While there may be many different ways to analyze the deal, we'll address just a few points which we believe could represent food for thought for both Google and Microsoft (NASDAQ:MSFT) investors:
- is this sale an implicit admission of a strategy failure by Google?
- what are the implications for Microsoft's strategy in mobility, if any?
As a side aspect of the deal, we'll also try to answer the question:
- is it possible to speculate that this move may generate a positive effect to other unrelated companies?
Buying for $12.5 billion, selling for less than $3 billion
A superficial back of the envelop calculation suggests that Google ended up paying a few billions for Moto's IP, the only asset out of its 2012 acquisition it didn't resell:
- price paid: roughly $12.5 billion
- cash on Motorola's balance sheet: $3 billion
- sale of Motorola's set-top box division: $2.4 billion
- sale of handset division to Lenovo: almost $3 billion.
As Google is retaining most of the intellectual property associated with its original Motorola acquisition, investors might assume that about $4 billion could represent Google's cost for Moto's 17,000 patents.
A slightly more refined analysis should take into consideration the fact that Motorola has represented a loss making division for Google over the last two years (negative), but, on the positive side, also the fact that Moto had some NOLs that might have positively impacted Google's tax rate in the meantime (although the numbers quoted may probably be inaccurate, as NOLs are often subject to some restrictions to the acquirer). Seeking Alpha contributor Marc Hibben estimates the full cost for the patent portfolio in $9.7 billion.
Forbes contributor Jean-Baptiste has a completely different take on the deal (the beauty of non-GAAP back of the envelop calculations), and sees a "profit" for Google, at least compared to the value of the IP it acquired:
Net-net, after the Lenovo (OTCPK:LNVGY) deal closes, Google spent less than a billion dollars for patents that it originally estimated was worth $5.5 billion. Admittedly, Motorola also ran up close to $2 billion in operating losses, but that still leaves Google with a $3 billion profit!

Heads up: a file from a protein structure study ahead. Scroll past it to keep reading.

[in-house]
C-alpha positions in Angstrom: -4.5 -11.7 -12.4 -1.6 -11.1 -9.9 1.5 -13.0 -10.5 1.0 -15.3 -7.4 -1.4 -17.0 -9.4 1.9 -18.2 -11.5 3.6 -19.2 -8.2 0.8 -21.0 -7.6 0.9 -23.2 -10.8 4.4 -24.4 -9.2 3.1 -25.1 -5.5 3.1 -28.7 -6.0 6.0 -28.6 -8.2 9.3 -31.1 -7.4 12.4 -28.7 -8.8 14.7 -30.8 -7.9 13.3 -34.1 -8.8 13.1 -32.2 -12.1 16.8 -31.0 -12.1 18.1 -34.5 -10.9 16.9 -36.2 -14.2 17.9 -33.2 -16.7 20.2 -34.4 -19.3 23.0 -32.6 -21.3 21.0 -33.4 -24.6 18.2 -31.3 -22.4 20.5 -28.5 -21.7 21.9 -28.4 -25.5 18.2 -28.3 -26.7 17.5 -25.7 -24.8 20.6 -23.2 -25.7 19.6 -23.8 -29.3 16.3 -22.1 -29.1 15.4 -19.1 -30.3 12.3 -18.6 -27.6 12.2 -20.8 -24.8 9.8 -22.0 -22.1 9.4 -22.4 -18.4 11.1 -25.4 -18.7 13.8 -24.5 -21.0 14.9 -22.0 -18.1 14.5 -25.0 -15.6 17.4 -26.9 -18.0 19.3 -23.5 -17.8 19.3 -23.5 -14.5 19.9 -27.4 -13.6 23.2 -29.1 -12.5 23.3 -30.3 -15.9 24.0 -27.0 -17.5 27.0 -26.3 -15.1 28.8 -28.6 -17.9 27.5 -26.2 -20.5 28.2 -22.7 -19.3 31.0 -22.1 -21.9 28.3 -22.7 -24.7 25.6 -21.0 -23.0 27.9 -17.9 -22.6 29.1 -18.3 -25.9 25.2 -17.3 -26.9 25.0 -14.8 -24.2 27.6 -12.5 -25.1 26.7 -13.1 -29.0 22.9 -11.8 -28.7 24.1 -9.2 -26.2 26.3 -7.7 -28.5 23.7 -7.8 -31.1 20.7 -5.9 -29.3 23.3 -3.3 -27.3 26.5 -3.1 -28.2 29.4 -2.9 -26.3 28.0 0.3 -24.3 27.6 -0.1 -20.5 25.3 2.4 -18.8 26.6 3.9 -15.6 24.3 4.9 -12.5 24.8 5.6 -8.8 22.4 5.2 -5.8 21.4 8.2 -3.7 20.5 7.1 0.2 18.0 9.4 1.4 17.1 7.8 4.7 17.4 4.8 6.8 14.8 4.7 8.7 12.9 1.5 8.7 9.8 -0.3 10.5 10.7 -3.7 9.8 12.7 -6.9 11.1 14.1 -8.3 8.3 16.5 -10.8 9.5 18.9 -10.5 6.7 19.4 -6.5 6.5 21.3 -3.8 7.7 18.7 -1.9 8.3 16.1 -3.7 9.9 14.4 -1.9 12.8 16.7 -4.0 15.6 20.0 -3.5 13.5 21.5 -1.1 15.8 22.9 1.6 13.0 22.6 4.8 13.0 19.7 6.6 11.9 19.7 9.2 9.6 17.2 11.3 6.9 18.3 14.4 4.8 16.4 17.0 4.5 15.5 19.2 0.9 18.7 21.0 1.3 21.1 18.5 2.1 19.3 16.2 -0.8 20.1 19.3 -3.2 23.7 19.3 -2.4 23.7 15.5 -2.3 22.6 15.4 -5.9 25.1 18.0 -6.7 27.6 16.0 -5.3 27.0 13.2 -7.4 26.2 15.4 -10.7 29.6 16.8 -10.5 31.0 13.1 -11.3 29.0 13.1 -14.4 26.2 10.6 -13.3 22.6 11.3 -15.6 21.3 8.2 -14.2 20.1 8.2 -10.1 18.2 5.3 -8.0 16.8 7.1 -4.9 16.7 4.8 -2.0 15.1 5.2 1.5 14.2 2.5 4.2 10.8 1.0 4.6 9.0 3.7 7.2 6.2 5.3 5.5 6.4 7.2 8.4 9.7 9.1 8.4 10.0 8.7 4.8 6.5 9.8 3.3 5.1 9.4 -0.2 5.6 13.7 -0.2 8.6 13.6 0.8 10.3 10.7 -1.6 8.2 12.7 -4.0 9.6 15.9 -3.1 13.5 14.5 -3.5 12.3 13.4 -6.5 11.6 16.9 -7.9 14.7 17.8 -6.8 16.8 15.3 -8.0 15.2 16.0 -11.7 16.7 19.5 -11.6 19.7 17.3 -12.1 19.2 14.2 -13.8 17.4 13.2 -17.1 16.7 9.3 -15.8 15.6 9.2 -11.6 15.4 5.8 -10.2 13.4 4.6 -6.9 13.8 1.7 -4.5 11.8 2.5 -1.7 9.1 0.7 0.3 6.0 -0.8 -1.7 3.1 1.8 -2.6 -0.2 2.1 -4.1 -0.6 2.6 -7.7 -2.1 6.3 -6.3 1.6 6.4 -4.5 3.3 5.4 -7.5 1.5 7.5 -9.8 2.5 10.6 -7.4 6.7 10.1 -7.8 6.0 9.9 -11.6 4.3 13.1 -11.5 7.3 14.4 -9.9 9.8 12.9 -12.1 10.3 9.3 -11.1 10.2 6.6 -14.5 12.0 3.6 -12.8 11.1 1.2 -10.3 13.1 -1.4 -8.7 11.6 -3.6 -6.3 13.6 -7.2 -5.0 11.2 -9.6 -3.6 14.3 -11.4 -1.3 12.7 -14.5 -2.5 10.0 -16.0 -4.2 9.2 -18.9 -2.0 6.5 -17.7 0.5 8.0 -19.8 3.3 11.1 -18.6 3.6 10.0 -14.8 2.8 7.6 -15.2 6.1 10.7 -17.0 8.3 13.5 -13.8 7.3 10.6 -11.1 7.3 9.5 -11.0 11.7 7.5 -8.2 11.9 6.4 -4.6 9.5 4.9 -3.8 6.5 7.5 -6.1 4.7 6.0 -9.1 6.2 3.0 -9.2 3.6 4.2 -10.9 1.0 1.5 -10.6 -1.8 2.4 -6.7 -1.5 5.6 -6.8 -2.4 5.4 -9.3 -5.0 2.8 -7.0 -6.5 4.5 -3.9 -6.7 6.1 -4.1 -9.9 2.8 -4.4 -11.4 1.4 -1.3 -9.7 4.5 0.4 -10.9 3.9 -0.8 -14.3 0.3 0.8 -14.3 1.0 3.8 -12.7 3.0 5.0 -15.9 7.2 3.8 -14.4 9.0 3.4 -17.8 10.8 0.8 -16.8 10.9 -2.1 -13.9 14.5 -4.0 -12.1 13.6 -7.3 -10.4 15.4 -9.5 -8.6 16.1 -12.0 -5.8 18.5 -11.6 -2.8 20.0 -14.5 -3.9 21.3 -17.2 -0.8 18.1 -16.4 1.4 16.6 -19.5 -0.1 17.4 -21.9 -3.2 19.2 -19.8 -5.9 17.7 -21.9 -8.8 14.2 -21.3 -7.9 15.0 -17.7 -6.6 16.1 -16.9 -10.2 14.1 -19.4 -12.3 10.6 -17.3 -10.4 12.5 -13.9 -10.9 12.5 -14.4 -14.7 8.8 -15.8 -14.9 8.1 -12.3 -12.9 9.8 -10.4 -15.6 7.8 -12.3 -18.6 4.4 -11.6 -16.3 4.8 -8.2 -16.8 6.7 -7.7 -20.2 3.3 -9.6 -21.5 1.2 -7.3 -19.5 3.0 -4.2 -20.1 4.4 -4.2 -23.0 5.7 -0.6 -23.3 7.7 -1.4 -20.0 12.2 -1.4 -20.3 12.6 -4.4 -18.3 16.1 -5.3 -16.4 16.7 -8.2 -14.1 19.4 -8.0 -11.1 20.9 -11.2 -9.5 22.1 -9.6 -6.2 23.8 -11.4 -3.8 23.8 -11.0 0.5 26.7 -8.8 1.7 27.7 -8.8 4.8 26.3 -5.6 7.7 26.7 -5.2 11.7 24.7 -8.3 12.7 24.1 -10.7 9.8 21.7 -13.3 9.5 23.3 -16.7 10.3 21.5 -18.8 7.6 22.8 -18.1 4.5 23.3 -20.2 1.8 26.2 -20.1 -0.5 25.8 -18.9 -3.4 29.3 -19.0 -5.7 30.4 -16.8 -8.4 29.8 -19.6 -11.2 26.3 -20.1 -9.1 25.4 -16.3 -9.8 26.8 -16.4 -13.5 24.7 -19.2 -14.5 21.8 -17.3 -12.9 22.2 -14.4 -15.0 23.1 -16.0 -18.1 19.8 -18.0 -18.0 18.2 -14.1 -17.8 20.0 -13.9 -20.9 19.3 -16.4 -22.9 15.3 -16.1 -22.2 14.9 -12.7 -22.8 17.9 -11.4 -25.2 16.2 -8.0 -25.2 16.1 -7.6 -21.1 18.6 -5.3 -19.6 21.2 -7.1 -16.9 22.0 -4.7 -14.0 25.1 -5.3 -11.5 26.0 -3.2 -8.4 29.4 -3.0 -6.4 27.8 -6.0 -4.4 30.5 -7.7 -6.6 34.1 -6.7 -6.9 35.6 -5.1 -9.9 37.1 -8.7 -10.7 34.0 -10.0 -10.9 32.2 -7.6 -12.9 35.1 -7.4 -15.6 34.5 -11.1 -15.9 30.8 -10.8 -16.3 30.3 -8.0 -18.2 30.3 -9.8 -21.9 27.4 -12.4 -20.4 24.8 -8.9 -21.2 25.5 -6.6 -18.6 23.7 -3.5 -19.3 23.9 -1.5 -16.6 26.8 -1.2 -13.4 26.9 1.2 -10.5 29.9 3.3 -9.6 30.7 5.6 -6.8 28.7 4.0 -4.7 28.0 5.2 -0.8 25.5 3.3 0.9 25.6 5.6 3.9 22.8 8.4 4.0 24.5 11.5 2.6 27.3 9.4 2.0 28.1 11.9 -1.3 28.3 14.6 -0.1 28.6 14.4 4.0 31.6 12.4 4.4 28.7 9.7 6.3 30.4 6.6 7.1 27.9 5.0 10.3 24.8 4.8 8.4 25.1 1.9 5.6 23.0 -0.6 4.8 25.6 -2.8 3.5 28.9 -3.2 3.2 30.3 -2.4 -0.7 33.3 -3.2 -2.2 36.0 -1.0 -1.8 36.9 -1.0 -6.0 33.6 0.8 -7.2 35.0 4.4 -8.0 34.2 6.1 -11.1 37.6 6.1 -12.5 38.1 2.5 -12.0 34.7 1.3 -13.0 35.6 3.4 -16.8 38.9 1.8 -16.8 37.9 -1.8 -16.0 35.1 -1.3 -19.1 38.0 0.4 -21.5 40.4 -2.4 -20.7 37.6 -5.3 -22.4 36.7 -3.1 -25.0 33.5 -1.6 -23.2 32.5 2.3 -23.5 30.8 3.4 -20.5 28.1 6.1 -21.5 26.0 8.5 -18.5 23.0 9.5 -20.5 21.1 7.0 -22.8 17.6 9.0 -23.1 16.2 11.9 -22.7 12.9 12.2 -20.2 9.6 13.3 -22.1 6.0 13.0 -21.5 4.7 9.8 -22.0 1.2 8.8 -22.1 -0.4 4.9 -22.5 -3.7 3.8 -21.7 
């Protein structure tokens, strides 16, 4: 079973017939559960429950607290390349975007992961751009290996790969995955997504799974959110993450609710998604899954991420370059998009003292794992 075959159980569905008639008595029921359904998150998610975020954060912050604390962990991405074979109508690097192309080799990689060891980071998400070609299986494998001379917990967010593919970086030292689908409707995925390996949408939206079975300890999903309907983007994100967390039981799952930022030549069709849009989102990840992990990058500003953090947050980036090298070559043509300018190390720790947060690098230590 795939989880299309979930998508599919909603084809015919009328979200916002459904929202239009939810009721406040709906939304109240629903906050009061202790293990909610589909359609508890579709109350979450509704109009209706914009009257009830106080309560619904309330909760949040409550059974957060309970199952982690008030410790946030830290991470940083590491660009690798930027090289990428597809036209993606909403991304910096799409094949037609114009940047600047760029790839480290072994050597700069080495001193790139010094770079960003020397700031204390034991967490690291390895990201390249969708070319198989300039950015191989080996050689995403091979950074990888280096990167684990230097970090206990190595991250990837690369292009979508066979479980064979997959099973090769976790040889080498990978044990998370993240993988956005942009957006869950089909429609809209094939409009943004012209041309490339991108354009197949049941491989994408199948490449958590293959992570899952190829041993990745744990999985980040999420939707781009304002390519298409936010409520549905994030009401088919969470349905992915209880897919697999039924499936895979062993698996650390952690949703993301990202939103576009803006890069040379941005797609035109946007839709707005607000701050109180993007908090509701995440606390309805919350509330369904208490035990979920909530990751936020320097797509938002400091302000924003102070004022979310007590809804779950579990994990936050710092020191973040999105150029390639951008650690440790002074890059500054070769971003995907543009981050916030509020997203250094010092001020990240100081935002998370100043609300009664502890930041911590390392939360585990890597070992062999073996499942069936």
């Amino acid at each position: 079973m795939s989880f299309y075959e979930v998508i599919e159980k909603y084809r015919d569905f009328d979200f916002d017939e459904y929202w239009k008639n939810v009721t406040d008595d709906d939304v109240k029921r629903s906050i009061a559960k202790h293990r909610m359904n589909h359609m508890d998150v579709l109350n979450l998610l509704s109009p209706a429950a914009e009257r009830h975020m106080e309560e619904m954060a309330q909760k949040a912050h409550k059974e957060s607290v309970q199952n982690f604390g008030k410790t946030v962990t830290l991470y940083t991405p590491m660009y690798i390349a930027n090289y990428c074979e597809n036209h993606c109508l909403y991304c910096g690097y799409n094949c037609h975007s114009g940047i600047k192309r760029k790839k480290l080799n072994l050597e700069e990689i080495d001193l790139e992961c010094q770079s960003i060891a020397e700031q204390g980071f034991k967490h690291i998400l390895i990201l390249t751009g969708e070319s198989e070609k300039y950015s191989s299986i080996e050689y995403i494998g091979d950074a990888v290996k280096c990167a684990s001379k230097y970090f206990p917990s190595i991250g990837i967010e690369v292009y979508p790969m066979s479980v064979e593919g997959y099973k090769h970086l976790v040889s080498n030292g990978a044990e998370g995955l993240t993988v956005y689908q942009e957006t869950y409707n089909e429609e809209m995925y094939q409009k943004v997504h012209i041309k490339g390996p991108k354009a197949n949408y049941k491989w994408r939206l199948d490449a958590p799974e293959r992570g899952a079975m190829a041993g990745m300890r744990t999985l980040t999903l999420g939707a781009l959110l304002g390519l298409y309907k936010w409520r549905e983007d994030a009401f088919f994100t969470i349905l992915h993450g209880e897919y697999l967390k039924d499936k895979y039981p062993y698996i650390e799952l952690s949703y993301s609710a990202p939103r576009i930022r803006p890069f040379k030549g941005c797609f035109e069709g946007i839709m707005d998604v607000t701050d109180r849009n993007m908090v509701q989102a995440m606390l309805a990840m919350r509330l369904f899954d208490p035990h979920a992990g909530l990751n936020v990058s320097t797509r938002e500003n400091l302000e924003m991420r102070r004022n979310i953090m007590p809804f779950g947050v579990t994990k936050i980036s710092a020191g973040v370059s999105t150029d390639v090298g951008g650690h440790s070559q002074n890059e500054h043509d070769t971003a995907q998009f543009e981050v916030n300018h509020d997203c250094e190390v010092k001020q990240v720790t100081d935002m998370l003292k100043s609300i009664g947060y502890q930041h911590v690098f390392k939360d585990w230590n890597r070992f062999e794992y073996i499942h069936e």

NYTimes Dealbook takes a similar route to conclude that "Google got a pretty good deal."
In all honesty, all these calculations sound like an attempt to give an exact number to the trees, forgetting about the fact that we should be really looking at the forest:
Google's strategy in mobility was inconsistent with owning Motorola
Ben Thompson's Stratechery perfectly explained (a while ago) why Google's business model could hardly justify owning Motorola:
By selling Motorola's handset division to Lenovo, and retaining just the IP, Google is getting out of a "strategic mistake," and in the meantime it is utilizing the opportunity as a leverage tool with Samsung (OTC:SSNGY) to increase its influence in the Android open source world:
This week, Samsung and Google announced a wide-ranging deal to cross-license patents that cover mobile devices and other undisclosed categories. But there's more.
Although the exact details of those meetings could not yet be learned, sources familiar with the discussions say not only will Samsung consider dumping or altering the Magazine UX interface in future devices, but, more importantly, new Samsung devices will spotlight Google's suite of apps to get movies, music and other content at the expense of its in-house-developed software, which was once a proud showcase of Samsung's evolution as a mobile industry leader.
By disposing of Motorola to Lenovo, Google also succeeds in strengthening its influence on the Chinese market, where forked versions of its Android OS (or AOSP) are becoming a threat to Google's business model:
"The growth of AOSP is significant for Android's owner Google, because AOSP does not offer Google's services (due to their unavailability in China), impacting Google's ability to monetize the Android ecosystem," comments Nick Spencer, senior practice director, mobile devices.
To come back to our original question ("is this sale an implicit admission of a strategy failure?"), the answer is probably yes, although Google has done its best to minimize the negative impacts resulting from being seen by its Android partners as a competitor, and the company seems to have come out of this situation having paid a relatively small price both in financial and strategic terms.
Impact of the deal to Microsoft
Lenovo is the number one PC company in the world, and a key partner to Microsoft. Through the Motorola acquisition, the Chinese company positions itself as the number three smartphone producer worldwide, with a strong brand for the US market.
Its choice for the OS in mobility is very clear: Google's Android.
We agree with Michael Cusumano, a professor at Massachusetts Institute of Technology's Sloan School of Management, that the Lenovo/Motorola deal may represent an anticipation of what could happen to Microsoft, unless it executes a stellar Nokia (NYSE:NOK) integration:
Microsoft is on track to close its $7.4 billion acquisition of Nokia's handset business this quarter, seeking to regain lost ground in a market where its 3.7 percent share is eclipsed by Android and Apple Inc.'s iPhone. Unless Microsoft can combine software and hardware as expertly as Apple has done with its products, the software maker will be better off without Nokia.